Manny Malhotra, Ryan McDonagh

Vancouver’s Manny Malhotra done for the rest of the season and playoffs with eye injury

While the Vancouver Canucks have been dealing with countless injuries along the blue line, the one that may end up hurting them the most is the one to Manny Malhotra. The Canucks announced today that Malhotra will miss the remainder of the regular season and the playoffs after taking a puck to the eye last week. Malhotra had the eye operated on but it’s apparent that whatever has happened to it is damaging enough to keep him off the ice the rest of the way.

Malhotra’s role on the Canucks third line as a defensive forward and face off winner (he’s second in the league at 61.7% behind only David Steckel) is a huge one as he’s been a steady rock on the Canucks grinder line. His contributions offensively aren’t big (11 goals, 19 assists) but they’ve been solid. Malhotra’s role as a shutdown center for opposing forwards is where Vancouver will miss him the most, however.

What might prove to be the bigger dynamic out of this is the case it makes for all players to wear visors. We’ve seen countless players run into problems because they didn’t wear one only to have those incidents change their mind for good. Steve Yzerman, Bryan Berard, and Ian Laperriere all come to mind immediately and whether it was from a wayward stick or a puck to the eye, those players all came back from their situations to throw their support fully in favor of using them.

As it is, the NHL has no rules on whether or not to wear a visor as it’s at the players discretion. All junior hockey, college hockey, and the AHL have rules about protecting the eyes or face at those levels. With the NHL having no rules about it makes it rather stunning the use of visors hasn’t gone the way they did when the league made helmets mandatory in 1979. At the very least, grandfathering in those players who wish to take a risk with their health should be made the rule. Any players that come to the NHL through the AHL has to wear a visor at that level, them taking it off upon reaching the pros seems reckless.

As for how the Canucks fill Malhotra’s role, the pressure shifts to Maxim Lapierre to grow up and play a stronger game up the middle. Without a strong presence there, the Canucks are significantly weakened defensively. They’ve been able to overcome injuries all season long, but this is one that’s tougher to handle since they don’t quite have the same depth up the middle as they do on defense.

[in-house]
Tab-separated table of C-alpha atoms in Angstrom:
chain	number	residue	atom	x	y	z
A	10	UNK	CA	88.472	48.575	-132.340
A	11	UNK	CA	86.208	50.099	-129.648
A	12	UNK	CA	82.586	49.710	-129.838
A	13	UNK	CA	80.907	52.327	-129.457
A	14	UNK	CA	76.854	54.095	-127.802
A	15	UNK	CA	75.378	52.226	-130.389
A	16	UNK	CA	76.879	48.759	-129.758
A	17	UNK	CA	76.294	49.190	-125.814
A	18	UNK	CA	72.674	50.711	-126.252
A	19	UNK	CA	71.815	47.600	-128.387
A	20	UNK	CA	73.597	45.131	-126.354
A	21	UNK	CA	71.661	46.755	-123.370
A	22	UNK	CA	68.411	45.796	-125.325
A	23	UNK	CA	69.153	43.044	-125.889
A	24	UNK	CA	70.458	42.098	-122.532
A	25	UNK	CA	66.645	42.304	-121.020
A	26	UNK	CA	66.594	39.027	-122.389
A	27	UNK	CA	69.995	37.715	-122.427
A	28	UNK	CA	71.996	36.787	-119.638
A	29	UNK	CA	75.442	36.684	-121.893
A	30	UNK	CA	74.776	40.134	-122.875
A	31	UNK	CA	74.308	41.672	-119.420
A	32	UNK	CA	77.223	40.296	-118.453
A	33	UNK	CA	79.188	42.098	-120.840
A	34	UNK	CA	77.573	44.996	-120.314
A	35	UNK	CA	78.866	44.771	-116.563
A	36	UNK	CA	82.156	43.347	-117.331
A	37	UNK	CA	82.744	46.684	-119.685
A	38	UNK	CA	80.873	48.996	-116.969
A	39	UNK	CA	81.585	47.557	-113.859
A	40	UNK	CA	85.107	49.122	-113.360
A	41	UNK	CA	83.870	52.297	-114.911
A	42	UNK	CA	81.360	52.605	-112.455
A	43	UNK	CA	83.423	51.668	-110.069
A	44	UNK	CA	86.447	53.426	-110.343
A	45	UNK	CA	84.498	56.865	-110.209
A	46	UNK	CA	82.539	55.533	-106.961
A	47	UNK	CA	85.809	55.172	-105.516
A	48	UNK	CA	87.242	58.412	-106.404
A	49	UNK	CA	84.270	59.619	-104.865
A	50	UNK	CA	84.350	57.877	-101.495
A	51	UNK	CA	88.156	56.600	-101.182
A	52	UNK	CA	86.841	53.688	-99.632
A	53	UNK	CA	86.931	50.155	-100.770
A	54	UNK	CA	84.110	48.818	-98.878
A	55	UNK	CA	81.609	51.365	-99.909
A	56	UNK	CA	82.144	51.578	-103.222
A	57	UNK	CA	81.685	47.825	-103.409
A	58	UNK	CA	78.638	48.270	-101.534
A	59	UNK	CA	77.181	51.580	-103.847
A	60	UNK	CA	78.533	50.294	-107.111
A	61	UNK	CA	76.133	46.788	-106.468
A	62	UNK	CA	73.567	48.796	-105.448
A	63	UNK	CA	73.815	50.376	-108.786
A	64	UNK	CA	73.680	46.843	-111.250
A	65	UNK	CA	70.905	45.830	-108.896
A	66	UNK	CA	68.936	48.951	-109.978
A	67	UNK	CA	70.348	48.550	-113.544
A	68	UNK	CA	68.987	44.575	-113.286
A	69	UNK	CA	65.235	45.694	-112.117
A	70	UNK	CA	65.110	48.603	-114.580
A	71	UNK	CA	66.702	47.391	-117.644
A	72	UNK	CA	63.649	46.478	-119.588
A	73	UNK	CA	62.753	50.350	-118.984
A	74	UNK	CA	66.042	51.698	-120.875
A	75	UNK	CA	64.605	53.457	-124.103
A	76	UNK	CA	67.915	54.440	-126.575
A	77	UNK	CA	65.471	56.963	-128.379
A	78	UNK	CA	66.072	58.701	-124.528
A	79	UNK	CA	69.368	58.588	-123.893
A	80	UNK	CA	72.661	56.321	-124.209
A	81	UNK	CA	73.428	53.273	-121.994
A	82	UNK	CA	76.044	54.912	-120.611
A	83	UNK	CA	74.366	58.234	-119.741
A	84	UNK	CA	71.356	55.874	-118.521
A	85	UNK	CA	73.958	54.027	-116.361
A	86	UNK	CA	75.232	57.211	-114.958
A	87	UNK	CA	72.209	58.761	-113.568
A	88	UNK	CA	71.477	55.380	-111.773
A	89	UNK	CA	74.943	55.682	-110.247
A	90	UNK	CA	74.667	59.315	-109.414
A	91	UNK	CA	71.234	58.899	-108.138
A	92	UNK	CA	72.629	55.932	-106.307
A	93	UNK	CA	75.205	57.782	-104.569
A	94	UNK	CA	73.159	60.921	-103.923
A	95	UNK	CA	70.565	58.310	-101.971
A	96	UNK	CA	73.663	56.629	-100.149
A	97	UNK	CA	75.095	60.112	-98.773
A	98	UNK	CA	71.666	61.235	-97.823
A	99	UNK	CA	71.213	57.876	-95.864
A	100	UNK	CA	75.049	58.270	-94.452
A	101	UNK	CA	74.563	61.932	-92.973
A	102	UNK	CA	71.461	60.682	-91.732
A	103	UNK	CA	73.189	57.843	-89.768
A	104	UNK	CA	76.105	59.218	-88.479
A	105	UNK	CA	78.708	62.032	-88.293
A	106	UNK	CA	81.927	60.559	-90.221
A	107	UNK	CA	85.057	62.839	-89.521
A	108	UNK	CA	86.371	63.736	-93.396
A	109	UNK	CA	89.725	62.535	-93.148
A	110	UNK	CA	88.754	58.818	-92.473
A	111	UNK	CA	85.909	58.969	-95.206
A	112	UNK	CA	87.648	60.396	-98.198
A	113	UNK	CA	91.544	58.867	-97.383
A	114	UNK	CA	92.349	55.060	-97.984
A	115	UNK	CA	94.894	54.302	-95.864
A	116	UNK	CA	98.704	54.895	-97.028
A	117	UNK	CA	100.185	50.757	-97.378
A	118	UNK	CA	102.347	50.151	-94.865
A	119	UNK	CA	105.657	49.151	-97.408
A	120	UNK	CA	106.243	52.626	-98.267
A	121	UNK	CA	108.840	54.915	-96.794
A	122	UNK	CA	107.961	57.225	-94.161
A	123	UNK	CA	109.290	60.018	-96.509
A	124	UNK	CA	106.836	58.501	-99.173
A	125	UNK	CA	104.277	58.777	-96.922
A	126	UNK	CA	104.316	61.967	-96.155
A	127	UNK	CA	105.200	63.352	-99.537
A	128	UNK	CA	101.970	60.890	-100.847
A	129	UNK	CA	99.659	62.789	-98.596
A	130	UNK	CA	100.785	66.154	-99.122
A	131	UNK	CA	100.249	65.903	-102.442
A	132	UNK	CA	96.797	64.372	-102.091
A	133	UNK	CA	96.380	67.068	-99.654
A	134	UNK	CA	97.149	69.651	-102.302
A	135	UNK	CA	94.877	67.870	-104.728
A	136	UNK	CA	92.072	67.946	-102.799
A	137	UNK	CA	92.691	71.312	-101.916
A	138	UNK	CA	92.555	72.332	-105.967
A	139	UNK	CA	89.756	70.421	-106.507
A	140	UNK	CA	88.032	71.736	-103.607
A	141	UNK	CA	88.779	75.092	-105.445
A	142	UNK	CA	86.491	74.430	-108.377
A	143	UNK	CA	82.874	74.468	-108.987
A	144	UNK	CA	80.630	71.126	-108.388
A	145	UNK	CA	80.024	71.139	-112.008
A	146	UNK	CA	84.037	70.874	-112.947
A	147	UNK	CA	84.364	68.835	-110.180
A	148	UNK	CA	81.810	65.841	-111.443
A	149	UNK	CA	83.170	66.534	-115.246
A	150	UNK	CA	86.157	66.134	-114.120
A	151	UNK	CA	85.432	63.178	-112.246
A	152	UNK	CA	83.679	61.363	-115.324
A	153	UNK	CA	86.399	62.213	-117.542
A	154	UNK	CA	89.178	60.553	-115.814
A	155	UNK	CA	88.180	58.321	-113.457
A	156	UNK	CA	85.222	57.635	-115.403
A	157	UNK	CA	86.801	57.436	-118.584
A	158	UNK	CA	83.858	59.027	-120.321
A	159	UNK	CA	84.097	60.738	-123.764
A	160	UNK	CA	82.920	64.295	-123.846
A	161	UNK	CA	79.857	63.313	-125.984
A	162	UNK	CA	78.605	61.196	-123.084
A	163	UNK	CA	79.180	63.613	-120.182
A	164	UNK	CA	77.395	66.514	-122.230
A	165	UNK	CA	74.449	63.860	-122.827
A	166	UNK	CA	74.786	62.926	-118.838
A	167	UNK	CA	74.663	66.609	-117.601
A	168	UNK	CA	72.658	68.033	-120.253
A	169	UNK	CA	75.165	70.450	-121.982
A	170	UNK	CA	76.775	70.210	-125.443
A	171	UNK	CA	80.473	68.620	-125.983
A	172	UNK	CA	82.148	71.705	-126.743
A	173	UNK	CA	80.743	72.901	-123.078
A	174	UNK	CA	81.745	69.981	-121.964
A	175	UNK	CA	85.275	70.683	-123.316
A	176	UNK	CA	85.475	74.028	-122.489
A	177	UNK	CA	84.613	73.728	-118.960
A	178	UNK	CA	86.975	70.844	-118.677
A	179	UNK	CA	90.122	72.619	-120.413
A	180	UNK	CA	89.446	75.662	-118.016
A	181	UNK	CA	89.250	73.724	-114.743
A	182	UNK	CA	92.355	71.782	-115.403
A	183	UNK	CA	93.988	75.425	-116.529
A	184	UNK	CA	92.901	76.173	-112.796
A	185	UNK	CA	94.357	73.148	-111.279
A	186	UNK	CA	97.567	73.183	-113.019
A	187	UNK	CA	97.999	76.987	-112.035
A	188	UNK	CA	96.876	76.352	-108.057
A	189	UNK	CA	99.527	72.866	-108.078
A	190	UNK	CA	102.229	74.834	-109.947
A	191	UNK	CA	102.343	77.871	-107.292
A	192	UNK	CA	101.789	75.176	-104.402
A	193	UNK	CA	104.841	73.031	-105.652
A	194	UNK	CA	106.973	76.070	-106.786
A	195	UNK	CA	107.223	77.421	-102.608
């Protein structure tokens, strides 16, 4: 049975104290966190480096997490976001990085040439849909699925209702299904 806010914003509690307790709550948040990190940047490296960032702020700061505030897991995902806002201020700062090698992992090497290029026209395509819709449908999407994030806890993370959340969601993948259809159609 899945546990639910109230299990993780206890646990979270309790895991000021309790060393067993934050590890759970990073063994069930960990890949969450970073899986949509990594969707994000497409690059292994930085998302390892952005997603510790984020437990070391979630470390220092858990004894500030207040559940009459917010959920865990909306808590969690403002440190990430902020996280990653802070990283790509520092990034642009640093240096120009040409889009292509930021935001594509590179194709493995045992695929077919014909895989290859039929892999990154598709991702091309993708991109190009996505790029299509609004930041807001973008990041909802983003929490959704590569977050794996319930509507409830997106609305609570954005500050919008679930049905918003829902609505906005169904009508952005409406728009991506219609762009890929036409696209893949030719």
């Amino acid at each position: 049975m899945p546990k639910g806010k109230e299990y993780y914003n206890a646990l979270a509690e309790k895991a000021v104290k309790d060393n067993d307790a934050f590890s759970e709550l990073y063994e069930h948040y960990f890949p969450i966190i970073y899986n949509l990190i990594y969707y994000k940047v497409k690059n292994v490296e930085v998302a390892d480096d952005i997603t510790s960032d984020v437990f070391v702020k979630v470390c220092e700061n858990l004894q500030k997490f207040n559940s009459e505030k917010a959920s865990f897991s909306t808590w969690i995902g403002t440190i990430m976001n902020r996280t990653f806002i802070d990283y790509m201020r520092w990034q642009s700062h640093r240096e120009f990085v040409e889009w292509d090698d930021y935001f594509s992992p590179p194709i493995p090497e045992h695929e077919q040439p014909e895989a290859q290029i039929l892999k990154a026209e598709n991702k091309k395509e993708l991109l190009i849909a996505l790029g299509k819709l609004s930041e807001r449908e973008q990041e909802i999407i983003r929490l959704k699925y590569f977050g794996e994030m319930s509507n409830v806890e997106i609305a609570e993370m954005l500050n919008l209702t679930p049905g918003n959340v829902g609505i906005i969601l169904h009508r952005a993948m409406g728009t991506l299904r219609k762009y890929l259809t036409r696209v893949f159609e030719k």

Ortio clears waivers, assigned to Flames’ AHL team

Joni Ortio
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Joni Ortio has cleared waivers and been assigned to AHL Stockton, the Calgary Flames announced today.

The 24-year-old goalie was always likely to clear, what with his dreadful numbers this season (0-2-1, .868),

But we suppose there was always the chance he’d get picked up, so it’s a relief for the Flames all the same. With a little more time to hone his game in the AHL, Ortio could still turn out to be a quality NHL netminder.

In a related move, veteran goalie Jonas Hiller has been activated from injured reserve. Hiller and Karri Ramo are the only goalies on the Flames’ active roster now.

Price placed on injured reserve; Yakupov to miss 2-4 weeks with sprained ankle

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Two injury updates in one post.

First, the situation with Montreal goalie Carey Price, who was hurt last night versus the Rangers.

According to Canadiens coach Michel Therrien, Price has been placed on injured reserve with a lower-body injury. That means he’ll be out at least a week, though no exact timeline was provided.

“We don’t know how long Carey will be out, but for us it’s business as usual,” said Therrien.

Mike Condon will get the start tomorrow in New Jersey.

As for Oilers forward Nail Yakupov, he’ll be out 2-4 weeks after spraining his ankle last night in Carolina while getting tangled up with a linesman.

Getzlaf didn’t love the ‘dead’ atmosphere at Coyotes game

Martin Erat, Ryan Getzlaf

Ducks captain Ryan Getzlaf wasn’t impressed with at least two things last night in Arizona:

1. His team’s performance in a 4-2 loss to the Coyotes.
2. The atmosphere inside Gila River Arena, where the announced attendance was just 11,578.

“It’s hard. When you come into a building … it’s dead,” Getzlaf told the O.C. Register. “Nothing against the fans. It’s hard to fill a big building like this and have the amount of people in it to build your energy. So you have to do it yourself. You have to be ready when you step on the ice. I thought we came out flat.”

Anaheim’s record fell to 8-11-4 with the defeat.

The Coyotes’ average attendance also fell, to 13,144 in eight games.

Jarred Tinordi becomes the latest youngster to be sent to the AHL for ‘conditioning’

Jarred Tinordi, Brendan Gallagher
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Like Frank Corrado (see here), Tomas Jurco (see here), Stanislav Galiev (see here), and Patrik Nemeth (see here) before him, Canadiens defenseman Jarred Tinordi is off to the AHL for a conditioning stint.

Tinordi, 23, has yet to play a single game for the Habs this season; however, because he’s no longer exempt from waivers, the former first-round pick has remained on Montreal’s roster.

It’s an issue that’s received a good deal of attention lately. Some believe the league should do something about it, lest more young players get “stuck” in the NHL.

Tinordi will only be allowed to spend two weeks in St. John’s, as per the rules of his conditioning loan.

Safe to say, if you’re an NHL general manager who thinks Tinordi still has potential, Marc Bergevin would welcome your best offer.